ICTR finds defense investigator guilty of contempt in witness bribery case

[JURIST] The International Criminal Tribunal for Rwanda (ICTR) [official website; JURIST news archive] has convicted and sentenced [press release] a former defense investigator to 10 months in prison for one count of contempt of court. Three Tribunal judges found Thursday that Leonidas Nshogoza [case materials] committed contempt "by repeatedly meeting with and disclosing the protected information of two witnesses, ... in knowing violation of, or with a reckless indifference to the protective measures ordered by the Kamahunda Trial Chamber on 7 July 2000." Nsohogoza was acquitted of one more count of contempt and two counts of attempt to commit contempt of the Tribunal as the Prosecution failed to prove beyond a reasonable doubt that Nshogoza made bribe payments to two witnesses. He was released by the court since he was credited jail time served while awaiting judicial procedures since February 2008, and because the court considered his condition as a father of three despite other aggravating factors in the circumstances.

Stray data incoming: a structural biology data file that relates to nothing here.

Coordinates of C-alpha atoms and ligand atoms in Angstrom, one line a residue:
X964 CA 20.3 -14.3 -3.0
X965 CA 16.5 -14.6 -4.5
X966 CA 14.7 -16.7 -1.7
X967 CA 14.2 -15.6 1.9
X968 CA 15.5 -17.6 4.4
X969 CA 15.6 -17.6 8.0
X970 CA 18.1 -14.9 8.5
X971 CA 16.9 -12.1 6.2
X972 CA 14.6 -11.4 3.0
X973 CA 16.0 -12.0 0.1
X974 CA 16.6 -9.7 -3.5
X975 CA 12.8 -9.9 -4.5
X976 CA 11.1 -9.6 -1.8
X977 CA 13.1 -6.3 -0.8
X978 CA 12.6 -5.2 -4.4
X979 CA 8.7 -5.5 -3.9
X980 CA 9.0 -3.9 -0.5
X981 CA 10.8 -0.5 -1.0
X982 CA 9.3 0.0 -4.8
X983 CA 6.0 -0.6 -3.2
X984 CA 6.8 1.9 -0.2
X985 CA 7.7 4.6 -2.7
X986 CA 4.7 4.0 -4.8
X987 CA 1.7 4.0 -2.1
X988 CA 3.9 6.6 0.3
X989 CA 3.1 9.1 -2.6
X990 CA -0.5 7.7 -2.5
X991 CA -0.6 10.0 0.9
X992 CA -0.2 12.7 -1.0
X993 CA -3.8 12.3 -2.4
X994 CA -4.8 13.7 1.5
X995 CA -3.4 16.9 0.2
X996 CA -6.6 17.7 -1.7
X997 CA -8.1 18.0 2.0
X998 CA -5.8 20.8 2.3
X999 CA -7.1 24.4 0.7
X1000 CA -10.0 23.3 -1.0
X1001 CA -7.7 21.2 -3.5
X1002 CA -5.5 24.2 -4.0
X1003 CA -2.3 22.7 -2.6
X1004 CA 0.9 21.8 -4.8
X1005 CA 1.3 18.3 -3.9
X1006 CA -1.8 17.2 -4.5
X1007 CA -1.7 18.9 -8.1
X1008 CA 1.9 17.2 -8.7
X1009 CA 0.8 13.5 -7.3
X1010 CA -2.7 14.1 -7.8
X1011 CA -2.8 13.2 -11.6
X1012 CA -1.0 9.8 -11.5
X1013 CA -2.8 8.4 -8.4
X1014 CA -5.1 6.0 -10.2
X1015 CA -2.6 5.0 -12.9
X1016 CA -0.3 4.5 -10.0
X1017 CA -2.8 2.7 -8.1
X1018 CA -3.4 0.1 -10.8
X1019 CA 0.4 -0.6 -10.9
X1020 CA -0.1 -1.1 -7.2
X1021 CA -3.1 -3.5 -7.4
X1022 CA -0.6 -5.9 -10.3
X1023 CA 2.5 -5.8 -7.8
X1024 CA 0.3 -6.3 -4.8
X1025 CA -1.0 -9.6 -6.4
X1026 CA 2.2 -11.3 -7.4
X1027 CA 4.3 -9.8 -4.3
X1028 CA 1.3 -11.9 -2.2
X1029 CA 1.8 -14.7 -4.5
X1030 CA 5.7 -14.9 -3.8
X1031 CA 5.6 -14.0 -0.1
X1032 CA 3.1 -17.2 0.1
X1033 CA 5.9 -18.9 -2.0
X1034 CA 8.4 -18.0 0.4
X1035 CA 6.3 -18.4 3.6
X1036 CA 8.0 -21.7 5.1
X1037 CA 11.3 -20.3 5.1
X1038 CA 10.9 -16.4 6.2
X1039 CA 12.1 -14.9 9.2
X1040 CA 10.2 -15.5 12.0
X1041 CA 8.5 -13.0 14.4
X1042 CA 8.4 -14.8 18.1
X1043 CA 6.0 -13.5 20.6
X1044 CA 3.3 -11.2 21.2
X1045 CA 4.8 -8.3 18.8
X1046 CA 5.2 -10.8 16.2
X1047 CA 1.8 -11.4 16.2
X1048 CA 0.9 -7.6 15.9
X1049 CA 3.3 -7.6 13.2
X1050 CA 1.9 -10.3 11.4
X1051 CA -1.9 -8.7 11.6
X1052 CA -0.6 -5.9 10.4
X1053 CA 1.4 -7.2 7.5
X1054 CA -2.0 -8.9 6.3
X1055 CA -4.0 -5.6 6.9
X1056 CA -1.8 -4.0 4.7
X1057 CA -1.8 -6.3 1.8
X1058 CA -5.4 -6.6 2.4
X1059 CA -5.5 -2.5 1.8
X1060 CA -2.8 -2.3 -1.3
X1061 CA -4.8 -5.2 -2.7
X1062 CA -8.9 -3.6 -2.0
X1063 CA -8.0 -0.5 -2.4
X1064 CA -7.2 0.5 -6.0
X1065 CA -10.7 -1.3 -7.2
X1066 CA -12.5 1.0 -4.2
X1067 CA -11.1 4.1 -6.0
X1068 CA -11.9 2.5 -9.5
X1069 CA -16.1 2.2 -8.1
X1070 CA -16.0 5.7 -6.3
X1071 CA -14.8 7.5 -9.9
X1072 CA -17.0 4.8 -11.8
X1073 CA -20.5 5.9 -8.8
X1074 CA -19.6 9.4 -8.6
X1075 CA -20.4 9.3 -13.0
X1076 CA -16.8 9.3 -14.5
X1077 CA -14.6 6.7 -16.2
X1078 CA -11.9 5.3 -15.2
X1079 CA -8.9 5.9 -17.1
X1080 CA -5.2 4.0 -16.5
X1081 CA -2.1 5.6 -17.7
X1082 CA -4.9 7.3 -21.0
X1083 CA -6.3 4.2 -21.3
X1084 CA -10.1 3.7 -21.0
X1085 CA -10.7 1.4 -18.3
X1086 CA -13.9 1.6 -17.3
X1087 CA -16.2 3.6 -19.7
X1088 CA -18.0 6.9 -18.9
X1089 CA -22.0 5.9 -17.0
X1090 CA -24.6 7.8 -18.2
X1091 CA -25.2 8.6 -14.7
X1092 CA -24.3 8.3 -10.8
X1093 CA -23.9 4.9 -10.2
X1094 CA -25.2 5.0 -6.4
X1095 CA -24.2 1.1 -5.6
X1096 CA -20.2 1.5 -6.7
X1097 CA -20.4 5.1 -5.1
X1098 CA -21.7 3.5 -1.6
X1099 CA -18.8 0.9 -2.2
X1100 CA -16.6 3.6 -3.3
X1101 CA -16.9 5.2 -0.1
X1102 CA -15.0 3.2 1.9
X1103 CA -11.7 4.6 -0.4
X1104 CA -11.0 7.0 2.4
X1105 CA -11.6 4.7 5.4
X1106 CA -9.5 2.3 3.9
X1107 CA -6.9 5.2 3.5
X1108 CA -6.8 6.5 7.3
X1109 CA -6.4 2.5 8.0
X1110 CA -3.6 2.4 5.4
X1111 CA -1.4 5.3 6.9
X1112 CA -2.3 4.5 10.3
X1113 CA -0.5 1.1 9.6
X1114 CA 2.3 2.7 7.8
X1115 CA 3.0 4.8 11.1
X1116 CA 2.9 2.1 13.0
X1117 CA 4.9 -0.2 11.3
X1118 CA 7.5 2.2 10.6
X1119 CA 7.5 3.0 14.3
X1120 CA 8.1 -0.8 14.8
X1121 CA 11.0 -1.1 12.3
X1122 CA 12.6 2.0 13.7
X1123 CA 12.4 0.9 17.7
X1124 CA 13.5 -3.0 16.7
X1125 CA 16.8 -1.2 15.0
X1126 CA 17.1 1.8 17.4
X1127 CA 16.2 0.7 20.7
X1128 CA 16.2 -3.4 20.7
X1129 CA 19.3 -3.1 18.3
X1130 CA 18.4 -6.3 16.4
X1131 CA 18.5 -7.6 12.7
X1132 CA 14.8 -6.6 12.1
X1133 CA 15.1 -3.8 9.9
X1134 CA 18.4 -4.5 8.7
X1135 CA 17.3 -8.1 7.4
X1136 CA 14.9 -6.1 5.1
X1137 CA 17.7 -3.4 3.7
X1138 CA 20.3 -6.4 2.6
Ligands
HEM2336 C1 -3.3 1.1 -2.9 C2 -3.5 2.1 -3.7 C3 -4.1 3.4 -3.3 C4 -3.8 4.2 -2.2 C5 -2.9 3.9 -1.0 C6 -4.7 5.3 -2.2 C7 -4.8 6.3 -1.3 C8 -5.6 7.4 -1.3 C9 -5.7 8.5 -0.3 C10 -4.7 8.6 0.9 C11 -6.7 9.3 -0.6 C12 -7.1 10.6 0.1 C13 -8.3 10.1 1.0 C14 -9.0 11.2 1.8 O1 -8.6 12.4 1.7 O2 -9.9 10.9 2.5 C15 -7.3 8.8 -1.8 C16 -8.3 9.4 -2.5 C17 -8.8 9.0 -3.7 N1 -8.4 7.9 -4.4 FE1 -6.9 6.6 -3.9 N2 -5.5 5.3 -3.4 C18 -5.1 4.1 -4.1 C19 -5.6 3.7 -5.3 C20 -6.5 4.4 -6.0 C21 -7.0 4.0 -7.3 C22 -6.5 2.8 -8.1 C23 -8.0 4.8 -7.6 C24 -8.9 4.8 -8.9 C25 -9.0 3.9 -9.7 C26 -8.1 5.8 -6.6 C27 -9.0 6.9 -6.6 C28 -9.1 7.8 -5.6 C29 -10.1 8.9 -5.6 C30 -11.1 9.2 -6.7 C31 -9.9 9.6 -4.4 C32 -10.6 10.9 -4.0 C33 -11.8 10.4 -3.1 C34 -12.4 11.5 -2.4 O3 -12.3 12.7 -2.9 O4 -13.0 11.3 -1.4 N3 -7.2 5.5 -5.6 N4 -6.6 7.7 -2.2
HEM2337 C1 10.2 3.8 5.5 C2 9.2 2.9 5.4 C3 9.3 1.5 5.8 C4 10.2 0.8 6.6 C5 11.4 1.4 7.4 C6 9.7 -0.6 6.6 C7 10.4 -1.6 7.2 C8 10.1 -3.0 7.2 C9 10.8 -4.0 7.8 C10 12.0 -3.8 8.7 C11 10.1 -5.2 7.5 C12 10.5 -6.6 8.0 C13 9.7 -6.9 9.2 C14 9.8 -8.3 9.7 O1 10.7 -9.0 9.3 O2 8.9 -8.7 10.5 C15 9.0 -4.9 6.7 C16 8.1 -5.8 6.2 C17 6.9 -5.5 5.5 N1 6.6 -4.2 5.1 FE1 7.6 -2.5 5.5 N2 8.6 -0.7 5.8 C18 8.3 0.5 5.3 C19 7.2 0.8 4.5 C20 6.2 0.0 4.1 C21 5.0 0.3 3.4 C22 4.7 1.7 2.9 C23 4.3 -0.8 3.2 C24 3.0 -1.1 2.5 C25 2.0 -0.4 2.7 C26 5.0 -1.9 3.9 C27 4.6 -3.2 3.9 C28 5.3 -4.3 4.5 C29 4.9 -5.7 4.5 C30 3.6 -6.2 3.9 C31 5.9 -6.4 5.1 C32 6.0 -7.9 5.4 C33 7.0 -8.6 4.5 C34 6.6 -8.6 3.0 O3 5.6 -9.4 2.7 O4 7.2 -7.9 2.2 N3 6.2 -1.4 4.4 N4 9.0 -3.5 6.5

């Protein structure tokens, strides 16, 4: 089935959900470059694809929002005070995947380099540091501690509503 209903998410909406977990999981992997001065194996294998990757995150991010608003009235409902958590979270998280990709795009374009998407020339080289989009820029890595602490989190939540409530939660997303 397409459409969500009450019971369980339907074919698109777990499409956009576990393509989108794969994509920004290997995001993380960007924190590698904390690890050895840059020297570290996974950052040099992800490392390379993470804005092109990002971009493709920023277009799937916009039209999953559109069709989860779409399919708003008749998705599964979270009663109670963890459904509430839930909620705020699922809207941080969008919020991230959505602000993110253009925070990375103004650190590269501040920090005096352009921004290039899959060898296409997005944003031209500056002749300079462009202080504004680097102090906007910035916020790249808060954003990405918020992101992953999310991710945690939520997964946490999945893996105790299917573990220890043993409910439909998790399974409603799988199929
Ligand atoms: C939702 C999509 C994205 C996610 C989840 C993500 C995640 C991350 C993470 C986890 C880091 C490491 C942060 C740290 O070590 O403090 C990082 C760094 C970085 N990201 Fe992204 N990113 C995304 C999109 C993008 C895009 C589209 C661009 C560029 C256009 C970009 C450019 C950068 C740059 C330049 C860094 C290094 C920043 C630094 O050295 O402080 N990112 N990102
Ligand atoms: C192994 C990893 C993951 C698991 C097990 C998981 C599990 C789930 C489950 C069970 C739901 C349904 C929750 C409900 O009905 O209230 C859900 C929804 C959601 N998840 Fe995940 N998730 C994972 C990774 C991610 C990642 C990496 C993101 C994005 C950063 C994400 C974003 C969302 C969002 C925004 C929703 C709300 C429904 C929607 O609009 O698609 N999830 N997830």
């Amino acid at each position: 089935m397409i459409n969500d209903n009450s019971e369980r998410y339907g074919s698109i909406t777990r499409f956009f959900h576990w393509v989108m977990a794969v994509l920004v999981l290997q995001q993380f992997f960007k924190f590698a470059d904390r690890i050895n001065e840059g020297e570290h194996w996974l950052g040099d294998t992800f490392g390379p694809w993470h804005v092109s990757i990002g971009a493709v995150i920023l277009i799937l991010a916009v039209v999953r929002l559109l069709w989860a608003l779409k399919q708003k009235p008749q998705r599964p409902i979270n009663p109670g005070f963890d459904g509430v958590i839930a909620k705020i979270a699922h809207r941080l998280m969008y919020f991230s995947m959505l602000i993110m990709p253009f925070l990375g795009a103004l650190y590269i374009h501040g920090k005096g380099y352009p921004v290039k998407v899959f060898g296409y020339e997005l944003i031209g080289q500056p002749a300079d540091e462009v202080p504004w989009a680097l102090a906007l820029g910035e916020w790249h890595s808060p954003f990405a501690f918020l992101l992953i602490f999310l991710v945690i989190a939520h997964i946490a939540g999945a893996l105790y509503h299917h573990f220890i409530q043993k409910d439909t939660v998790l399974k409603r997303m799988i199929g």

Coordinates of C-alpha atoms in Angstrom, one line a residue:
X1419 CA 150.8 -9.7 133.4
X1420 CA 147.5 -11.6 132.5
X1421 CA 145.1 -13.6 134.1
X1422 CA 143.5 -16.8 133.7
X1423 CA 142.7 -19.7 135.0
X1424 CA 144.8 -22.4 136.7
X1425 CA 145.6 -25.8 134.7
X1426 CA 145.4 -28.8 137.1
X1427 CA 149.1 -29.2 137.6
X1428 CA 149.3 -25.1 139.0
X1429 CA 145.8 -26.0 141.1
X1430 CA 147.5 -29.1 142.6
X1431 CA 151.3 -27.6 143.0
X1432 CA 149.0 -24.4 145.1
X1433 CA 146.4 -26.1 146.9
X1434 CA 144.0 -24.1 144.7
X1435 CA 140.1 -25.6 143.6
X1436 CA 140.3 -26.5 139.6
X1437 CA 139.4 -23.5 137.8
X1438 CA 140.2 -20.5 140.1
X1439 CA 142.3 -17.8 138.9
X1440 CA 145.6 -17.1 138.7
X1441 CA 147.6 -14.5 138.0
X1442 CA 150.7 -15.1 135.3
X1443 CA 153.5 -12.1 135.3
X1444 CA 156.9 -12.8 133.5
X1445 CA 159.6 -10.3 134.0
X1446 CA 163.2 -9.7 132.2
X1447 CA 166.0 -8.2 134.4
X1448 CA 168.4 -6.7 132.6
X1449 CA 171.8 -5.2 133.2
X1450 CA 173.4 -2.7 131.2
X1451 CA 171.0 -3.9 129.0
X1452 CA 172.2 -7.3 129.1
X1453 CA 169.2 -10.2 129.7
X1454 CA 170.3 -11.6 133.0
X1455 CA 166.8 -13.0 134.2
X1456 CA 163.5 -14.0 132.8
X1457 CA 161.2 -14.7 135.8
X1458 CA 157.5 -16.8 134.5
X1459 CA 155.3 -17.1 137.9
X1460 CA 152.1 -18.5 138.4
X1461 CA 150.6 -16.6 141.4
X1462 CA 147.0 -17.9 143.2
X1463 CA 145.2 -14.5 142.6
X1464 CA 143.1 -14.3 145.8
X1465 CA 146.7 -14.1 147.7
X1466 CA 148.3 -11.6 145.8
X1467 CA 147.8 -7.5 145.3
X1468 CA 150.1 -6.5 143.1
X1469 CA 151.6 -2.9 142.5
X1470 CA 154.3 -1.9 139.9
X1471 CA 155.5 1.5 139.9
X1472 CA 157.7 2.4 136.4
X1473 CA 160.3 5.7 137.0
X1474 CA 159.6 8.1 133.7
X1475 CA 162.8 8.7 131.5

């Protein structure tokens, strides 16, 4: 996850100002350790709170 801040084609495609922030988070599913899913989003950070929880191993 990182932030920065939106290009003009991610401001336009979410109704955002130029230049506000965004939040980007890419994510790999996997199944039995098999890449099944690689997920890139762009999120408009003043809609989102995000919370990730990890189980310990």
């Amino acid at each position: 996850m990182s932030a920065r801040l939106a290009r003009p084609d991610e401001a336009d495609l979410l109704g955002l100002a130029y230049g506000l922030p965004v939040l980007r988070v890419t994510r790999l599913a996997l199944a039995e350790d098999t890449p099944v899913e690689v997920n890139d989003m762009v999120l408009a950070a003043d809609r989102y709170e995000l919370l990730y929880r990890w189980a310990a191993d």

Nshogoza pleaded not guilty [JURIST news report] in February. He was arrested in June 2007 for allegedly bribing witnesses, fabricating evidence and "interfering in the administration of justice" during an appeal of the 2004 conviction [JURIST report] of former Rwandan Higher Education Minister Jean de Dieu Kamuhanda [TrialWatch profile]. Kamuhanda is currently serving two life sentences [IRIN report] for genocide and extermination. The ICTR was established to try genocide suspects for crimes occurring during the 1994 Rwandan conflict [HRW backgrounder] between Hutus and Tutsis in which approximately 800,000 people, primarily Tutsis, died.



 

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